Archive for April, 2008

Spring Clean

Posted in Uncategorized on April 26, 2008 by ladyredjess

Beloved readers,

I have become entrenched in a stale marriage with Blogger. The layout is just plain ordinary and we don’t have exciting transmissions anymore. Thus I have decided to embroil myself in a torrid affair with WordPress.

I will be moving this blog to the sexier environs of https://ladyredjess.wordpress.com in the near future. If, by chance, you click on this link and it transmits you to a black hole, that means the exporting has gone tits up and that I will be sitting quietly at my desk, trying to figure out what to do next.

Hopefully however, my vast and superior knowledge of all things technical will ensure a smooth breakup and an intact set of crockery.

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ANZAC Day Nausea

Posted in Uncategorized on April 25, 2008 by ladyredjess

I was going to title this blog ‘ANZAC Day Ambivalence’ (which has nice alliteration) but after seeing the headlines on news.com.au this morning: ‘Gallipoli pilgrims pay respects’, I am changing the operative word to ‘nausea.’

It seems to me that each year the ANZAC Day celebrations become increasingly sentimental, distorted and obsessed with nationalism. In a country that has so little European history and therefore aspires to make do with what it has, the few events worth commemorating (and even those are dubious) run the risk of being blown out of proportion.

This year, it appears that they are trying to give the ceremony religious overtones, and this has made me very, very angry. Gallipoli was created by the mismanagement of leaders who wanted to create a back door entry by which to attack Germany. The terrain was inhospitable and almost unpassable and the ANZACs were fired upon as soon as they left their ships to crawl onto land. It was an absolute bloodbath which is not deserving of the respect of a religious ceremony. Yes, the soldiers were heroic and for that they should be remembered, but they were going into war and they were going to kill people. I am of the opinion that murderers should not be honoured as saints.

Often ANZAC Day appears to me as a celebration of war, or rather, a celebration of a bunch of men who played with their toys and territory. Adding to my reservations is the repellent term ‘mateship.’ For what of the thousands of women who supported the ANZAC forces? The nurses serving in Egypt, France, Greece and India; those working in auxiliary roles as cooks, nurses, driver, interpreters; and those holding together the country at home – taking on the emotional burden of keeping families together, and of making sure the economy dragged itself on by doing men’s work, whether in the cities or on the farms. Does ‘mateship’ celebrate them?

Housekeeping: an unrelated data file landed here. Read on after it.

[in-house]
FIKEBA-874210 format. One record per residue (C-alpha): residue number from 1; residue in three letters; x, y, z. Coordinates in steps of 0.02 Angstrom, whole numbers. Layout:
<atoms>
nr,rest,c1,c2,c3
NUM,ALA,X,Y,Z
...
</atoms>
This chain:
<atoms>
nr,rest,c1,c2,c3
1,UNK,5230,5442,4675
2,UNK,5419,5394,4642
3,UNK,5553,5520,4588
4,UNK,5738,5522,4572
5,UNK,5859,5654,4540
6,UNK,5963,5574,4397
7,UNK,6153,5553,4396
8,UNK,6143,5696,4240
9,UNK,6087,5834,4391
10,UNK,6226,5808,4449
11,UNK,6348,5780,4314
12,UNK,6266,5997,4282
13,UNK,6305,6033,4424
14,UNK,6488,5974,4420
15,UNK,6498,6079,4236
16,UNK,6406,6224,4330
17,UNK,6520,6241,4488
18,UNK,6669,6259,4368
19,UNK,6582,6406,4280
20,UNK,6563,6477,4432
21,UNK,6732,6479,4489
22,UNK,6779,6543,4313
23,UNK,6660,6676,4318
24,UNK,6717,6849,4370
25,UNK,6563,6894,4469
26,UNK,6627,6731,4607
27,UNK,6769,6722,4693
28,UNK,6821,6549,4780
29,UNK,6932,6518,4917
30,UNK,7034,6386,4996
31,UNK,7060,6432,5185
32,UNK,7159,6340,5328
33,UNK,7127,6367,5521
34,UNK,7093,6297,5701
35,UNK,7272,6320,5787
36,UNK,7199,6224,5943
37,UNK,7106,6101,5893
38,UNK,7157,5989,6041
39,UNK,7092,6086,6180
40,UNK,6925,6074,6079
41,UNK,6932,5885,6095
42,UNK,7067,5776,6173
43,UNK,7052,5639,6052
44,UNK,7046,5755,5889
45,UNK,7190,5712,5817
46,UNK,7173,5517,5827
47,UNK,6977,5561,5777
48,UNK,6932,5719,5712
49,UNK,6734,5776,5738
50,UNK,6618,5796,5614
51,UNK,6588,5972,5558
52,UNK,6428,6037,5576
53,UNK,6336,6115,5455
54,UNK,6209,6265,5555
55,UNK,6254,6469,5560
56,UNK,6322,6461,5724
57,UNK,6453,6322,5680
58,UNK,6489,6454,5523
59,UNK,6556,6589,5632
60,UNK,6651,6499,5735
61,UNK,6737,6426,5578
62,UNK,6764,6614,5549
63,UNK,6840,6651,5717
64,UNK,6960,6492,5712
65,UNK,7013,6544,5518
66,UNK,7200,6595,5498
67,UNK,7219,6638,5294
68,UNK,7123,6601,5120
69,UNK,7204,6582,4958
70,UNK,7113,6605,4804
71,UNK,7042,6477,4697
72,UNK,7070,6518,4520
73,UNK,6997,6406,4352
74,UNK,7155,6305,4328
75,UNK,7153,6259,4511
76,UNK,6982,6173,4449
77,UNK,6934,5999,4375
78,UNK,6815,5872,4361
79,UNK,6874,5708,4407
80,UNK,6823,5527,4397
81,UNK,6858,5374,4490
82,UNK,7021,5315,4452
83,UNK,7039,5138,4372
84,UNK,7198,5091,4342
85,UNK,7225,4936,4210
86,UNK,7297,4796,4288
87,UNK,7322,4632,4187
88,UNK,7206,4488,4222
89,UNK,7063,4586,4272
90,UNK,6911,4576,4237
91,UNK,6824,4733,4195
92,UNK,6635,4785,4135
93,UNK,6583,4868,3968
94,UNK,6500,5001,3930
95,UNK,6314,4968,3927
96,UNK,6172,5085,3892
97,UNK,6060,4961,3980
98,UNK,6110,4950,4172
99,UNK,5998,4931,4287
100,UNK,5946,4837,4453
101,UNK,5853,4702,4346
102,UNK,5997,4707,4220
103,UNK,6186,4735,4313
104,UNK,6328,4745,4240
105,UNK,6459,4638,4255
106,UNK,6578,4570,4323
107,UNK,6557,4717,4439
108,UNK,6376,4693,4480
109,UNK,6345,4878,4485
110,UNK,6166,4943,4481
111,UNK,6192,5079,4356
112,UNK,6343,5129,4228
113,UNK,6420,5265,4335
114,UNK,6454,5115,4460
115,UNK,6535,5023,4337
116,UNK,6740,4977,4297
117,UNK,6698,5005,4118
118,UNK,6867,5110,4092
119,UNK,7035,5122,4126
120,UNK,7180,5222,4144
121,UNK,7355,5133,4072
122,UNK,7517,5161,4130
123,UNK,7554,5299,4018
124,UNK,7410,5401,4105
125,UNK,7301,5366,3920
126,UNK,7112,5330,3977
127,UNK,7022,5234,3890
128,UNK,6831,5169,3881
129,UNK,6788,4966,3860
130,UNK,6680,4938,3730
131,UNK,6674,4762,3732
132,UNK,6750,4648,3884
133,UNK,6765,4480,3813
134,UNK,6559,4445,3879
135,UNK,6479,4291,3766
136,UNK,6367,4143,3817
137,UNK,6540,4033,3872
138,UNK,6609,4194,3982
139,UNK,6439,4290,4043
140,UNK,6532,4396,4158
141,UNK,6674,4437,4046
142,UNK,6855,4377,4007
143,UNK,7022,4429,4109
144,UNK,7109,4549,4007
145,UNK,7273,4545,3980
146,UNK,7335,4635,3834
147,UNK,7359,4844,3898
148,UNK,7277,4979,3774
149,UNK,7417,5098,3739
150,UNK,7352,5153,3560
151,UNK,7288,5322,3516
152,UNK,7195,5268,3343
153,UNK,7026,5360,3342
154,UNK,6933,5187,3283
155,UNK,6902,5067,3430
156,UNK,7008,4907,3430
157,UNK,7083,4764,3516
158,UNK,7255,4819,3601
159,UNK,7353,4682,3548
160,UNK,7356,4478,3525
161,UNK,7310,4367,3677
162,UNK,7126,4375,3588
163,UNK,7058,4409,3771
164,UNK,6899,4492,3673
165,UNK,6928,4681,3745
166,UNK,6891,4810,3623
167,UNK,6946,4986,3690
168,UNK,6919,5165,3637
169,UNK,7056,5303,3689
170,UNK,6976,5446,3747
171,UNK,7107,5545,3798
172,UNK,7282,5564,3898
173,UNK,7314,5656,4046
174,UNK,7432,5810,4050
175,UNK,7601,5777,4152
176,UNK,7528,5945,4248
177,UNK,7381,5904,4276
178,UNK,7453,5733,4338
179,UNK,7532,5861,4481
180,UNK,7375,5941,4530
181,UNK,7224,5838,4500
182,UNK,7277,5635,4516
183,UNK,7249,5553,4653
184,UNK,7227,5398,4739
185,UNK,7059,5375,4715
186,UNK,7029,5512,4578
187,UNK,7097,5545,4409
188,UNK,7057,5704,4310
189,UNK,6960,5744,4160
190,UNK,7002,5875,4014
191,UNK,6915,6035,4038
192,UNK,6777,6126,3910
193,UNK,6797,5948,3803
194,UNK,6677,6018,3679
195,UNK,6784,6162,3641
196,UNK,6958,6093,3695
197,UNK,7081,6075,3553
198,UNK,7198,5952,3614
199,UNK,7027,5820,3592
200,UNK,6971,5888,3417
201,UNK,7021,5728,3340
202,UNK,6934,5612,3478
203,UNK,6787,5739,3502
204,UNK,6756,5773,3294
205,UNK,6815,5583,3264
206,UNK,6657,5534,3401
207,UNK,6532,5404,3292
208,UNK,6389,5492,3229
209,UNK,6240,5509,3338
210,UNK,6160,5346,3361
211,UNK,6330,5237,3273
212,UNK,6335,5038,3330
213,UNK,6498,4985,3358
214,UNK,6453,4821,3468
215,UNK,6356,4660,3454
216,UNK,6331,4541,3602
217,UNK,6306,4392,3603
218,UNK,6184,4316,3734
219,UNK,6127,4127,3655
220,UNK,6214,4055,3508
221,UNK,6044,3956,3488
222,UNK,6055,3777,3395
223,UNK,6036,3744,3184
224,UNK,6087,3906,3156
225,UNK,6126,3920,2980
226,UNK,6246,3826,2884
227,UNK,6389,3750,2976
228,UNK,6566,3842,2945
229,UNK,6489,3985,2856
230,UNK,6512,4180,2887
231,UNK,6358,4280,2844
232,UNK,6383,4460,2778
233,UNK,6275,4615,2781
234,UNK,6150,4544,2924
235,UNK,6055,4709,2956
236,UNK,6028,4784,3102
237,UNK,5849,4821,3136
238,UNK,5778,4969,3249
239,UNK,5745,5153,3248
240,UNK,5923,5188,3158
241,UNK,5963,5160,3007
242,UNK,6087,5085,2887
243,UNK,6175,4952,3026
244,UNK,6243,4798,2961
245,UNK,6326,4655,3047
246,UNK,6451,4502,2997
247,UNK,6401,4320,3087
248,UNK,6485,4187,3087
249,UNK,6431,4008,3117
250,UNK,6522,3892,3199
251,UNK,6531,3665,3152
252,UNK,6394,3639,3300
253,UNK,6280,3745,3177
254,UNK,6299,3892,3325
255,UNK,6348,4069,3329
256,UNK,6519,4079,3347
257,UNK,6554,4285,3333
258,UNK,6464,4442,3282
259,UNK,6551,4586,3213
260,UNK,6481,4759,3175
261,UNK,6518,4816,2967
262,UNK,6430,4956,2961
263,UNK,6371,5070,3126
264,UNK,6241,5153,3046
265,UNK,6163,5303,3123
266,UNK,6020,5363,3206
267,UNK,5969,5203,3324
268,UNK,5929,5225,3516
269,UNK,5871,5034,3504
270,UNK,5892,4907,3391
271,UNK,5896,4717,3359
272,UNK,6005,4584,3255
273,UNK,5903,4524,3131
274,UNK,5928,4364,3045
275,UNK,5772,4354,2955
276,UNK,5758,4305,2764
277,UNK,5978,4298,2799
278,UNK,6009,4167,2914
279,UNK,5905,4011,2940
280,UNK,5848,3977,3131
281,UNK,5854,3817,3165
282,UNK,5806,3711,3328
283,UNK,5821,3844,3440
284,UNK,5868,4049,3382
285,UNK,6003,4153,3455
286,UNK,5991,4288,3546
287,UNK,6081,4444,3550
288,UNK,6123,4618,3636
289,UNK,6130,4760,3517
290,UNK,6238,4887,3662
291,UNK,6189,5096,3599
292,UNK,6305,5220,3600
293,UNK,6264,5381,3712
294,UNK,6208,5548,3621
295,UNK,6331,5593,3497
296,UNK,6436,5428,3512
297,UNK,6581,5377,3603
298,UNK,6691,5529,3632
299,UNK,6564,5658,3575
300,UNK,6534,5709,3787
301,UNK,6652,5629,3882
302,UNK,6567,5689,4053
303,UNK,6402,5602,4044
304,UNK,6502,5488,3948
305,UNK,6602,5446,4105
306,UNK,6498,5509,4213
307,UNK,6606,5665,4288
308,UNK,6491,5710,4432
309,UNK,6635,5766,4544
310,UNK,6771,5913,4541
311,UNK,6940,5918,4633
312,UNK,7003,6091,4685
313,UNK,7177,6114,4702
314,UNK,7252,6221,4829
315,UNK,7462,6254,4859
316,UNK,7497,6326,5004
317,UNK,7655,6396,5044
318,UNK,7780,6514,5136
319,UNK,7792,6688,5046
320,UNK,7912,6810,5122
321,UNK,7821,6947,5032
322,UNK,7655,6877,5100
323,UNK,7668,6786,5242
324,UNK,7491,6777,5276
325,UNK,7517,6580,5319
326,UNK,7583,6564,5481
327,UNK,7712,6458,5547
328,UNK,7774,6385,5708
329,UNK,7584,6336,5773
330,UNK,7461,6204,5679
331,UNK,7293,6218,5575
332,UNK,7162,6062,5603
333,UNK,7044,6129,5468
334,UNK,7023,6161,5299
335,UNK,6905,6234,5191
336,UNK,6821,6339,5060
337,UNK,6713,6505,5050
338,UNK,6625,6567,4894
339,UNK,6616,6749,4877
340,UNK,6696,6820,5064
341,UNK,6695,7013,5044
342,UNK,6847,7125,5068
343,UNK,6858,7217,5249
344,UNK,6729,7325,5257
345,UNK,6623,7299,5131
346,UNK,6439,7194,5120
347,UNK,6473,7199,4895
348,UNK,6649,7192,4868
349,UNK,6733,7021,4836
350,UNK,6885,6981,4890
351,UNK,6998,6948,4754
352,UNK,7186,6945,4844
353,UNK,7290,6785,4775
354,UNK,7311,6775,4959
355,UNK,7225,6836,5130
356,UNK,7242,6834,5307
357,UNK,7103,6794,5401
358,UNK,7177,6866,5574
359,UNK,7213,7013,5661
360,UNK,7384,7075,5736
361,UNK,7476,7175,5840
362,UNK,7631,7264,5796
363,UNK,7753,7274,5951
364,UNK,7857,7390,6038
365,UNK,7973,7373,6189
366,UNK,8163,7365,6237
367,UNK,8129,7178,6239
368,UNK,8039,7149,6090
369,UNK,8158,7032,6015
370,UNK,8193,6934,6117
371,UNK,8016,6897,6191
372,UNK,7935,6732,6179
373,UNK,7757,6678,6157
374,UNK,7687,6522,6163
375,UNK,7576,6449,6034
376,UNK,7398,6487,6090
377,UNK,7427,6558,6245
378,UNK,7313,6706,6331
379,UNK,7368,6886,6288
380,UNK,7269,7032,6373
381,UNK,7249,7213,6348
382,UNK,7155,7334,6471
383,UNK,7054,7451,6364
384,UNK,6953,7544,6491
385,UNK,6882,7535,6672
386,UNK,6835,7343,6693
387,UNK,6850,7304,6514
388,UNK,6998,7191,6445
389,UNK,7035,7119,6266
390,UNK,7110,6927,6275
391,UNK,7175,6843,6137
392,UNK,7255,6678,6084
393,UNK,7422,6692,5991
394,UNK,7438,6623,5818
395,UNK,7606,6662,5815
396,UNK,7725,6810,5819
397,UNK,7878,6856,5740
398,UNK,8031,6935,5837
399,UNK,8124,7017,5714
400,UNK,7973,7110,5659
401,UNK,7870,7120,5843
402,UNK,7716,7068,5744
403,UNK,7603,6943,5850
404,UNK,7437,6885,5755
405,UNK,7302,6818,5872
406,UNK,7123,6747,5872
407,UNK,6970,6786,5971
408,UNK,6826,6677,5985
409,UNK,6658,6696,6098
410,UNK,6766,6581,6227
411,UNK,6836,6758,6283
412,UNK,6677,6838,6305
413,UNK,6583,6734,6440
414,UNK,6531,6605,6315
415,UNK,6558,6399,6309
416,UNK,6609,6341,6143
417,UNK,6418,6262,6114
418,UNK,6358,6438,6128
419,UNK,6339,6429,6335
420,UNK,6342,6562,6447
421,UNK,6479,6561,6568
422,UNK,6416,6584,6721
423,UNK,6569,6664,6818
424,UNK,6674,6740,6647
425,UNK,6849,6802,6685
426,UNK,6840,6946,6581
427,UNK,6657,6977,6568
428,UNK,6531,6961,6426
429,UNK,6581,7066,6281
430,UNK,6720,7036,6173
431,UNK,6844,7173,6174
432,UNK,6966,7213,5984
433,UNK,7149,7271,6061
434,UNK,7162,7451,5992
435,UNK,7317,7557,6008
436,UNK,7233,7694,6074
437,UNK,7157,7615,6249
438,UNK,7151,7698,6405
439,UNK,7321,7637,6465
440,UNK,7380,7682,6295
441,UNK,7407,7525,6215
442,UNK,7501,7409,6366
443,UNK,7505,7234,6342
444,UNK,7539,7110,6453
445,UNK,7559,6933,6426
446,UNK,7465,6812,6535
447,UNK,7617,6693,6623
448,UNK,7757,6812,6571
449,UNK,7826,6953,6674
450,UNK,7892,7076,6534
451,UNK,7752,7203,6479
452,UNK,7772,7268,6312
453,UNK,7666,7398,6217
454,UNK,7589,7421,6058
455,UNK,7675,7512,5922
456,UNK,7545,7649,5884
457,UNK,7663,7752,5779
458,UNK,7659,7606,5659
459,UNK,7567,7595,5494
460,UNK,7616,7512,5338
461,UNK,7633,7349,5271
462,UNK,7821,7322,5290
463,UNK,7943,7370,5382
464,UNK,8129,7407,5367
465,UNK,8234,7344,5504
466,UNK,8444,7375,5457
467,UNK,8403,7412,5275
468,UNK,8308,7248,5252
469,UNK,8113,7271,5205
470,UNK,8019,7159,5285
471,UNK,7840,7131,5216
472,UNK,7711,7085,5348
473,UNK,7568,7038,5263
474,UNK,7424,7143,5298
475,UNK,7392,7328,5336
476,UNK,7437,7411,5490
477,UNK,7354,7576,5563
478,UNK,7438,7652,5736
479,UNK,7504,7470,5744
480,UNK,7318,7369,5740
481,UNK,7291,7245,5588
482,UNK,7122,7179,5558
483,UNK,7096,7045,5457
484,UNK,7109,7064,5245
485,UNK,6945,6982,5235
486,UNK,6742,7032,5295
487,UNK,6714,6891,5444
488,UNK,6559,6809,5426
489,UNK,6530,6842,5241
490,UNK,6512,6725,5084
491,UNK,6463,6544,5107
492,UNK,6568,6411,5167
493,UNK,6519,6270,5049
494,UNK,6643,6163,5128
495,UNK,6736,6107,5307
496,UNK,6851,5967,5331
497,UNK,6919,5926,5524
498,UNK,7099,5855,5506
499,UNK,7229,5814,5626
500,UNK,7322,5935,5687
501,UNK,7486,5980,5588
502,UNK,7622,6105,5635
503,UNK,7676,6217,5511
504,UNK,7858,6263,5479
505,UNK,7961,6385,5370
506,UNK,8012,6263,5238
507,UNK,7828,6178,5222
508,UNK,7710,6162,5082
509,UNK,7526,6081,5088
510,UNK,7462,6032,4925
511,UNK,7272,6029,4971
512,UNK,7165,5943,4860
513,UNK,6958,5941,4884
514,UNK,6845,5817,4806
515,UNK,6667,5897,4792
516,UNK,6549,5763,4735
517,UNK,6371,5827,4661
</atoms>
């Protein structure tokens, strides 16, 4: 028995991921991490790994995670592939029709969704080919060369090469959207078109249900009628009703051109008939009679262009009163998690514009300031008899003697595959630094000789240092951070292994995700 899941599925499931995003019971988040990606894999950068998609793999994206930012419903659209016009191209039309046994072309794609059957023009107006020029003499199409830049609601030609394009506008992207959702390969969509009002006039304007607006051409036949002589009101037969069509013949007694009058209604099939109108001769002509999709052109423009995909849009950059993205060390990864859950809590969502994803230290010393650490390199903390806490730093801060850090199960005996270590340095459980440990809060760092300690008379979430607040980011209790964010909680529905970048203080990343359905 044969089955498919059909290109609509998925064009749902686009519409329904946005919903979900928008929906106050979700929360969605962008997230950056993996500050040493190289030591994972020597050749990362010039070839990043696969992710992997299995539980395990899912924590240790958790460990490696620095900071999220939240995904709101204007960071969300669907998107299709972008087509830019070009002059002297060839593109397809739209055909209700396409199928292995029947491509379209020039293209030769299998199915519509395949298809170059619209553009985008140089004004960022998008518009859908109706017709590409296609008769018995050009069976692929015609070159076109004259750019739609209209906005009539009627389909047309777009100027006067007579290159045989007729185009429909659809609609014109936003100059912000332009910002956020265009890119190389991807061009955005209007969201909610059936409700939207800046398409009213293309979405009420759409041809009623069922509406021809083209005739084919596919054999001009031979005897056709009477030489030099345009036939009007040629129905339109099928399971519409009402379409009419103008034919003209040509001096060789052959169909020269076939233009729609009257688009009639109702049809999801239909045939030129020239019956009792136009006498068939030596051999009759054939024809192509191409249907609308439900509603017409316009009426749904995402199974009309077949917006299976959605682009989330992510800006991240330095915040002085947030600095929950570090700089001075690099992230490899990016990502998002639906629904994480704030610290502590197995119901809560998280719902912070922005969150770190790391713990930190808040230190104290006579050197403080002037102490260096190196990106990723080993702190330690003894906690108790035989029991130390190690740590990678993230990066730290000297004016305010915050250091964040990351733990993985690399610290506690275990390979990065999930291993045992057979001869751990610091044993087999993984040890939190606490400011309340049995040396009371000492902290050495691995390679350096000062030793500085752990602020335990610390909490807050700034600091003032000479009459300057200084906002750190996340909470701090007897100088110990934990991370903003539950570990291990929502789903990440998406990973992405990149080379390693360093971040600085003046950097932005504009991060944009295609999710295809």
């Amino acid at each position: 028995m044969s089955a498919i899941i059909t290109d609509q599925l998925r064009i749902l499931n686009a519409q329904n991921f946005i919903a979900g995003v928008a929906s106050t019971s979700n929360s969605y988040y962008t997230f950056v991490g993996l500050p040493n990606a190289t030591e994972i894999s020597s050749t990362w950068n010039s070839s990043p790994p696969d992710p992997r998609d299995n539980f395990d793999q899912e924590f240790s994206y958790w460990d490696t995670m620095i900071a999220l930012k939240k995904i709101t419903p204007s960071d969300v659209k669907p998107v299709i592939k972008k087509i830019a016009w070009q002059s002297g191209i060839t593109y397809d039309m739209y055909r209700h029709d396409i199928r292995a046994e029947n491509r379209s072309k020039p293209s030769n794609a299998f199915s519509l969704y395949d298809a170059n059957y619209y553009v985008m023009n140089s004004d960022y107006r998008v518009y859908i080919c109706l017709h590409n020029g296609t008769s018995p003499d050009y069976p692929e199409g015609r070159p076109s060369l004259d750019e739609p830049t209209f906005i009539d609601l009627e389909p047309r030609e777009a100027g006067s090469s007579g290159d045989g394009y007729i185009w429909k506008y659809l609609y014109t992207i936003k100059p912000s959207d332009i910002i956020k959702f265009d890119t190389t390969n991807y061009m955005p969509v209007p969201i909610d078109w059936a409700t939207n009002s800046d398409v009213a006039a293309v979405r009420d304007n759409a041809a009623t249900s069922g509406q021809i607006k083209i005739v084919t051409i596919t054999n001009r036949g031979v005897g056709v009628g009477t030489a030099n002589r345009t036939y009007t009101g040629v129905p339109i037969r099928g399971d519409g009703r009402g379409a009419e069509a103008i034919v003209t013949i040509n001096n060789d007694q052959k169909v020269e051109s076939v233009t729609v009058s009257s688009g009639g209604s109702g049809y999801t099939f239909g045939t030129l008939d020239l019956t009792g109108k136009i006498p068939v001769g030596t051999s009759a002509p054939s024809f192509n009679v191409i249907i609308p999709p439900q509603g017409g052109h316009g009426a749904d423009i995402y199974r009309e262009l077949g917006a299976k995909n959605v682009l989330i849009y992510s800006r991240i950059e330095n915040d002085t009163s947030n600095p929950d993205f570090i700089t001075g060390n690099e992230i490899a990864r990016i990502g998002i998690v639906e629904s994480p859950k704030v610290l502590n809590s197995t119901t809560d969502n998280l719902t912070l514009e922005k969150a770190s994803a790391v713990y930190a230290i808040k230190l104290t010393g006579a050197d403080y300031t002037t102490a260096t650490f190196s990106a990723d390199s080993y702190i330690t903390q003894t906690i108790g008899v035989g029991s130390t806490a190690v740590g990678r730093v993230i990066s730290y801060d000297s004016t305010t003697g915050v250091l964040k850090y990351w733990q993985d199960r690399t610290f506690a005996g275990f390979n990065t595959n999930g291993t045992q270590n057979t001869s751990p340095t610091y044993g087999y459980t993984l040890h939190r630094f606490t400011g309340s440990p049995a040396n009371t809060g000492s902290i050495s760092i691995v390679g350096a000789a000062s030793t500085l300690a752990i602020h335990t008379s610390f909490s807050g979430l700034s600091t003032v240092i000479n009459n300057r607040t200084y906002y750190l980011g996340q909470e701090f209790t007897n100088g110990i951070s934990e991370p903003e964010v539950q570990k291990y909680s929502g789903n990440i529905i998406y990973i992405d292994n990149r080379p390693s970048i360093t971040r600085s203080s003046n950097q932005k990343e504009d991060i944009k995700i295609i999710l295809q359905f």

I do believe in respecting what these people did because they loved Australia and because they risked their lives for their country, but I think the commemoration shouldn’t focus so exclusively upon the Diggers. I also think we should look to the future rather than to the past. Australia, someone once told me, was different to England in that it had such an emphasis on youth. We encourage our young people, we are positive and we try to look forward. In this spirit, then, I believe there is another cause far more worthy of our attention: justice for the Aboriginal people.
Getup, always a practical organisation, have made a step in that direction into this by composing a song for justice. You can buy it here (but only if you’re in Oz). If Australians are determined to have ‘mateship’ as their defining characteristic, why not extend that to Aboriginals and do something about reconciliation?

A Gloomy Start to my Morning

Posted in Uncategorized on April 24, 2008 by ladyredjess

This morning at breakfast I read an incredibly dispiriting article about the discrimination women employees faced once they announced they were pregnant. One of the cases it highlighted was that of Ramona Jones, who worked in the human resources department of a county council, working her way upwards until she was a step away from a management position. Then she announced she was going to have her first baby. The promise of a move to a higher role disappeared and on her return from maternity leave she was shoved back into a boring role that she had held two years previously. By no means alone in this situation, she cited examples of women in senior positions who had been forced into a similar pattern or who, on arranging to work part-time, were expected to do their entire job in three days instead of five (can you imagine doing this with a new baby anyway?) and naturally floundered and were forced into redundancy.